An extremely stupid move

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Reactions to Trump’s tariffs  

Chief of the Leading Group for Financial and Economic Affairs Office — and Xi Jinping confidant — Liu He 刘鹤 is in America’s capital to talk trade. Trump welcomed him yesterday with an announcement of new import tariffs on steel and aluminum that will hit China. NBC reports that sources say that “Trump’s decision to launch a potential trade war was born out of anger at other simmering issues,” and that he became “unglued” on Wednesday when he made the announcement.

  • “What an extremely stupid move,” said Li Xinchuang 李新创, vice secretary general of the China Iron and Steel Association, according to the Washington Post. Li called the tariffs “a desperate attempt by Trump to pander to his voters.” But Li said that the impact on China “is not big,” according to Deutsche Welle. Li went on, “Nothing can be done about Trump. We are already numb to him.”

  • “China does not make the list” of the top 10 sources of U.S. steel in 2016, but “many allies and partners do,” tweeted M. Taylor Fravel, an international relations professor at MIT and China scholar. Here is data on steel imports from the U.S. Department of Commerce.

  • But the tariffs will “seriously damage the multilateral trading system represented by the WTO and have a major impact on the normal order of international trade,” according to a statement (in Chinese) from the Ministry of Commerce. The brief note also says that “if the U.S. ultimately damages the interests of China, China will work with other affected countries to take reciprocal measures to safeguard their own interests.”

  • “China’s requests for Trump seem to boil down to: figure out what the heck you want from us, and then tell us,” tweeted Shanghai-based Economist correspondent Simon Rabinovitch, in response to this Bloomberg article that quotes Liu He.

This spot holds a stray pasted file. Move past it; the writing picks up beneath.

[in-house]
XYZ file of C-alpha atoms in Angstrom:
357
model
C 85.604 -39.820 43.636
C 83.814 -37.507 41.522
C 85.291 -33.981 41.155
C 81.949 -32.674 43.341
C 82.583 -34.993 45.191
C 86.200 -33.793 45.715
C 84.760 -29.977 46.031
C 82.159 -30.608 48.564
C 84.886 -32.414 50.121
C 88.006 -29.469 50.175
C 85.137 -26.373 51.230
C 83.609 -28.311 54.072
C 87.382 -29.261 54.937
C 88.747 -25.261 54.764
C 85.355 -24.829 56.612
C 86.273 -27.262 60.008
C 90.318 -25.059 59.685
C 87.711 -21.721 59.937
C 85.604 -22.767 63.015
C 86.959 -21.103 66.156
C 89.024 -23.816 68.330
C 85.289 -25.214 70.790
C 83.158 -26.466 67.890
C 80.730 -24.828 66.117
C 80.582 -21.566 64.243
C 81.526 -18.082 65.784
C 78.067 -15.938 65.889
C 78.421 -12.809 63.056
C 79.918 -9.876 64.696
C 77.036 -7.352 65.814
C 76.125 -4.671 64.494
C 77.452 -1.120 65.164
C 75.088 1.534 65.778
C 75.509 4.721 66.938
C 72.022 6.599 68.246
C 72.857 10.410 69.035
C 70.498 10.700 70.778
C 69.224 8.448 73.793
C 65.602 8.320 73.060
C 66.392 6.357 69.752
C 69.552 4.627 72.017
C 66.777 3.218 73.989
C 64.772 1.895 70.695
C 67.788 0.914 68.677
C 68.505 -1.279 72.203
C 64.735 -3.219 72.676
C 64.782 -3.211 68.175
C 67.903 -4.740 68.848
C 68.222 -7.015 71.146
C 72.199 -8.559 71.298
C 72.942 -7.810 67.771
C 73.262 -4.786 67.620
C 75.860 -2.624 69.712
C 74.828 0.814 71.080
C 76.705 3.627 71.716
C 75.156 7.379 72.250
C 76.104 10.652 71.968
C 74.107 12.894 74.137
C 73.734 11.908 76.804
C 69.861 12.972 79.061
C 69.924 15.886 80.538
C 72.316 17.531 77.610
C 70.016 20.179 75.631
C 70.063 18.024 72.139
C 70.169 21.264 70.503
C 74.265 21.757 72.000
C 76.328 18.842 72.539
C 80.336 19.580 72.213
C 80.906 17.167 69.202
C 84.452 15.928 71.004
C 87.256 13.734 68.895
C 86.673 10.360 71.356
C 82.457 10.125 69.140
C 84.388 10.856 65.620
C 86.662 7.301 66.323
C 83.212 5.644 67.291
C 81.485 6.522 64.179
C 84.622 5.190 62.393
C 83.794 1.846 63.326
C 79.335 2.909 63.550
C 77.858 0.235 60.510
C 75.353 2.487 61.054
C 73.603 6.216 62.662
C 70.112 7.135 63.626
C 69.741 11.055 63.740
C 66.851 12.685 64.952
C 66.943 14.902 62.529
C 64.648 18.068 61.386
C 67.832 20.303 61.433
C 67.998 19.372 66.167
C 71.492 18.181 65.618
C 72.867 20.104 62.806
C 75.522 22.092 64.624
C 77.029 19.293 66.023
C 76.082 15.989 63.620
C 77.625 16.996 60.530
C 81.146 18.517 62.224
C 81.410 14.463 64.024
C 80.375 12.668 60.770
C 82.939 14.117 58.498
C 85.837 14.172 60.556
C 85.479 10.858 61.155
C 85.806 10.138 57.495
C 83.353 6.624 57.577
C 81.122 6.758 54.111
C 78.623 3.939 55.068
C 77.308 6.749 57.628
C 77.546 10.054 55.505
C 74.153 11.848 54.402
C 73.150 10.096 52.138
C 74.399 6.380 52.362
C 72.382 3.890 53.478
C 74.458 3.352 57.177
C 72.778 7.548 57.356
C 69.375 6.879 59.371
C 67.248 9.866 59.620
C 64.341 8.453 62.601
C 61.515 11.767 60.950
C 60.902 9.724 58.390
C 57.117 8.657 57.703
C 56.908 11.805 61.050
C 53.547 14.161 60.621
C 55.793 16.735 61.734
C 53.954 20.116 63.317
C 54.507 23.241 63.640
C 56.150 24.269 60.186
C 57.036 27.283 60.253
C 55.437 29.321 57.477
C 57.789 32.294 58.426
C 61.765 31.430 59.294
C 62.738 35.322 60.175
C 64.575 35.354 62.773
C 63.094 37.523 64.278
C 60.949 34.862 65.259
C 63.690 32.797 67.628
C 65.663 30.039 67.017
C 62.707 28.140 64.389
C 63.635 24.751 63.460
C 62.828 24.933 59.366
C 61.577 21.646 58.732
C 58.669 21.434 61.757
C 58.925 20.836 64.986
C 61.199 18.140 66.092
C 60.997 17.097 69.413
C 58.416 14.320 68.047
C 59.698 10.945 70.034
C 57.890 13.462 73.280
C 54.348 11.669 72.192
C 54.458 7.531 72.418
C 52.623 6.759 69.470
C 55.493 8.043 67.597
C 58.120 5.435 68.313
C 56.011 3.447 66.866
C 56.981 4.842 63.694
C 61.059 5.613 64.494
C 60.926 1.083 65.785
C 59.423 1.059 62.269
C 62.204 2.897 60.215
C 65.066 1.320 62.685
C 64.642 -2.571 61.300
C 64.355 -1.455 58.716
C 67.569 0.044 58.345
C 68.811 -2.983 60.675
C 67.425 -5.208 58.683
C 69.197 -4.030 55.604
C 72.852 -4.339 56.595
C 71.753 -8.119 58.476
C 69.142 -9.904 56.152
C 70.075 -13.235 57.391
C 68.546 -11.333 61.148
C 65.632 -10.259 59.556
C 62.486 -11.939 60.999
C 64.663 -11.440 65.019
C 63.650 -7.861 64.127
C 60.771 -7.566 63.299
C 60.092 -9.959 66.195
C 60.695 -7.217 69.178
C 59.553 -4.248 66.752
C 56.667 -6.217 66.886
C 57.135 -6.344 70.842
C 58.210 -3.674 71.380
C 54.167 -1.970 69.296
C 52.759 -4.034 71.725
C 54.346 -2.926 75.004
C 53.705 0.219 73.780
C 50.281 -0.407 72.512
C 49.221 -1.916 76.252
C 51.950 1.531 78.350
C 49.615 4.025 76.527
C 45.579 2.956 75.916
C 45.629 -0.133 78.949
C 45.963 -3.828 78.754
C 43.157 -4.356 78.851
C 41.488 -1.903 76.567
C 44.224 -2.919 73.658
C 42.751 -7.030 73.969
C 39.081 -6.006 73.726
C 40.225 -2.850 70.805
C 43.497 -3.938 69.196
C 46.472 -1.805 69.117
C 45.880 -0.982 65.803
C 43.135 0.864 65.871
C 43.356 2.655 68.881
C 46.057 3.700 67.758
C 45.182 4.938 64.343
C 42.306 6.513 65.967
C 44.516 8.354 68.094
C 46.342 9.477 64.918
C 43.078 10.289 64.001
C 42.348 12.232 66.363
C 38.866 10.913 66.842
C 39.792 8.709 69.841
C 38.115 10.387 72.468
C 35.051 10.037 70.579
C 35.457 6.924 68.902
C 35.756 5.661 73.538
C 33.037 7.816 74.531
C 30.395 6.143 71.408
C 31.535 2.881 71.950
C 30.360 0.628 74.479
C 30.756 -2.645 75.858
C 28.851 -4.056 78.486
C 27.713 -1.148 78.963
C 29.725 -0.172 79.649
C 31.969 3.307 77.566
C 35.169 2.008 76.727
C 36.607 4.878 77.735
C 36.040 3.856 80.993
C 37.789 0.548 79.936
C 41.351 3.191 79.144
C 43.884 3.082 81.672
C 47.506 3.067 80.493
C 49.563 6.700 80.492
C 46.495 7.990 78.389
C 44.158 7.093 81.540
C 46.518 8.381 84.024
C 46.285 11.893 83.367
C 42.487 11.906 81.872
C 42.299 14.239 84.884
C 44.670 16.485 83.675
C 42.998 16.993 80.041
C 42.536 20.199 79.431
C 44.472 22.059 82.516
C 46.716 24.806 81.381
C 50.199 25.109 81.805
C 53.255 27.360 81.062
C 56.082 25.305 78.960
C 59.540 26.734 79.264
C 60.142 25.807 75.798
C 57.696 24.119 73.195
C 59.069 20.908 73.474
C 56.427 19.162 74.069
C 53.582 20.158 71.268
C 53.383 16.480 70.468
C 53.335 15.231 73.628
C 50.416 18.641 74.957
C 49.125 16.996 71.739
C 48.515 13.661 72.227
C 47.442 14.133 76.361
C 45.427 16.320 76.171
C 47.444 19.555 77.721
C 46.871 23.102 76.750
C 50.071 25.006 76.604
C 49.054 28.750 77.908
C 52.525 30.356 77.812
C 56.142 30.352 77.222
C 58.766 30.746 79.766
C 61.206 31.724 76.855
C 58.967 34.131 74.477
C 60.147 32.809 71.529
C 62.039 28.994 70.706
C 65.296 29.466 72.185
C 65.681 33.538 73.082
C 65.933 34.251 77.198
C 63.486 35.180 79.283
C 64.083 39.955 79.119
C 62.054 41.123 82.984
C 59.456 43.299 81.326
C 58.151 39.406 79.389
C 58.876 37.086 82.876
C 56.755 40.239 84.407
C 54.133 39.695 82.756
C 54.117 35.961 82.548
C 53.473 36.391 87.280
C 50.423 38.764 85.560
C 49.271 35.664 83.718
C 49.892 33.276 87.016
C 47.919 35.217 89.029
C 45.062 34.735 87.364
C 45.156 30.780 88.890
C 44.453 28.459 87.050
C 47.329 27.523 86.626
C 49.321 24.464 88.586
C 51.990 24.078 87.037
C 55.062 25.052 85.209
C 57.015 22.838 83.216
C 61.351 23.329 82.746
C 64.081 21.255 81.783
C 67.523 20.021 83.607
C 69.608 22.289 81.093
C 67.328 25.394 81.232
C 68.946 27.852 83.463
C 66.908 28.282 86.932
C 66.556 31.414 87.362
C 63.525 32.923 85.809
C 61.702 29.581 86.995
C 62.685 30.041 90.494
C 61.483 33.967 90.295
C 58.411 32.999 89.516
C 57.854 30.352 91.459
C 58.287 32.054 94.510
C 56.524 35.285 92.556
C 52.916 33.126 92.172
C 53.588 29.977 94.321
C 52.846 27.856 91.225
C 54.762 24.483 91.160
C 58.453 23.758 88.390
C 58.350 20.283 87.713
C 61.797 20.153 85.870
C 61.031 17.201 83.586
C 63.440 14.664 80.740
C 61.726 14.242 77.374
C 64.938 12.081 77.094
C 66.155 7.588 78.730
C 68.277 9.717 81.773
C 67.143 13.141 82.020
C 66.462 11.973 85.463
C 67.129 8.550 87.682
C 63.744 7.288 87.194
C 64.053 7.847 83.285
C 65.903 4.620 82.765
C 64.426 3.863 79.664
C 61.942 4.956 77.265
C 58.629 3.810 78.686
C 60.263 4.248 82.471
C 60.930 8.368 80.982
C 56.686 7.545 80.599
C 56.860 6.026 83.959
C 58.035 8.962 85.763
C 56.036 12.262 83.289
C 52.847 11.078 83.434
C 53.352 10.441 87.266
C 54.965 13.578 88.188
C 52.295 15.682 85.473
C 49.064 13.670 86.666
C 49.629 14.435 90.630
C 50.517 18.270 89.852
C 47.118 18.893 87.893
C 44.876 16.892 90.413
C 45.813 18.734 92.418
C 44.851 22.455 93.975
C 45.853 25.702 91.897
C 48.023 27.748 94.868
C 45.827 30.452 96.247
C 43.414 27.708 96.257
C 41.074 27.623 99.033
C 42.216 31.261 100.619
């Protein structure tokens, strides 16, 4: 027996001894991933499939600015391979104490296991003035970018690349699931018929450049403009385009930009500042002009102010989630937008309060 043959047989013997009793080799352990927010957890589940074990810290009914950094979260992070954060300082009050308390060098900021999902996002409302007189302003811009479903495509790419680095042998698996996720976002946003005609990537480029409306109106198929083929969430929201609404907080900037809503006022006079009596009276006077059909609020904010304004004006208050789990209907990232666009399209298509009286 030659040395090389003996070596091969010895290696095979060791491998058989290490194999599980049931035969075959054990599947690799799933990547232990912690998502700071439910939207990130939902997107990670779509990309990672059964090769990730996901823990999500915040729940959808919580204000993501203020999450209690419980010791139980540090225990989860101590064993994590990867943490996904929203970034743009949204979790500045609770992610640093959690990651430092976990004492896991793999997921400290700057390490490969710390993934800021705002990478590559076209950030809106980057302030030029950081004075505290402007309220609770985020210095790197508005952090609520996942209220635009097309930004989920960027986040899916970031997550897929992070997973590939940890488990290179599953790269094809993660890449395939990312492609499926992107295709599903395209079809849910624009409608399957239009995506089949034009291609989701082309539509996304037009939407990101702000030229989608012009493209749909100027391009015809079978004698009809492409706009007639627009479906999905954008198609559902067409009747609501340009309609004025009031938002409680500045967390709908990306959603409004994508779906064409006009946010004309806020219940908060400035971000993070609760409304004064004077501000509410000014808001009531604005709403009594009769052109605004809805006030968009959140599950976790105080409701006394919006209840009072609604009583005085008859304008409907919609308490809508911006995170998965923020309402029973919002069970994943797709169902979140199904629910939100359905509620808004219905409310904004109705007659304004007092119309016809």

• “China can afford to play it pretty cool and measured, as they have been doing ever since Trump took office. They take a small, really negligible, hit to their steel and aluminum exports, but strategically they come out way ahead by just letting Trump be Trump.” That’s the view of Arthur Kroeber, the managing director of Gavekal Dragonomics and a Sinica Podcast guest, quoted in the same Washington Post article.

  • “I hope, frankly, the country is a lot more solid and constructive, more sophisticated in dealing with these issues,” former U.S. ambassador in Beijing Max Baucus told CNBC. He says that “China will probably take retaliatory actions in some form,” and that we “are in dangerous times.”

  • “Donald Trump made the biggest policy blunder of his Presidency,” argues a piece by the editorial board of the Wall Street Journal (paywall).

  • “China’s trade officials recognize that a well-targeted retaliatory strike, particularly in the agriculture sector where the U.S. actually enjoys a surplus with China, is far more effective than carpet bombing in a full-fledged trade war. That is what makes the choice of sorghum wickedly ingenious,” argues Keith Richburg in the South China Morning Post. Beijing could also target soybeans in retaliation, says CNBC, “but it’s unlikely to do that just to counter heavy U.S. tariffs on steel and aluminum, experts said.”

CEFC China Energy — government takes over another troubled company

Yesterday, we noted that Ye Jianming 叶简明, an entrepreneur who rose from obscurity to control China’s fourth-largest oil conglomerate, has been detained by the authorities for questioning. Last year, CEFC China Energy made headlines with an announcement of a deal to purchase 14 percent of the Russian energy company Rosneft for $9 billion.

  • “Shanghai Guosheng Group, a portfolio and investment agency controlled by the Shanghai municipal government, has taken over the management and daily operations of CEFC China Energy,” according to the South China Morning Post.

  • Anbang, the troubled insurance group whose chairman was detained last year, was taken over by the China Insurance Regulatory Commission (CIRC) in February.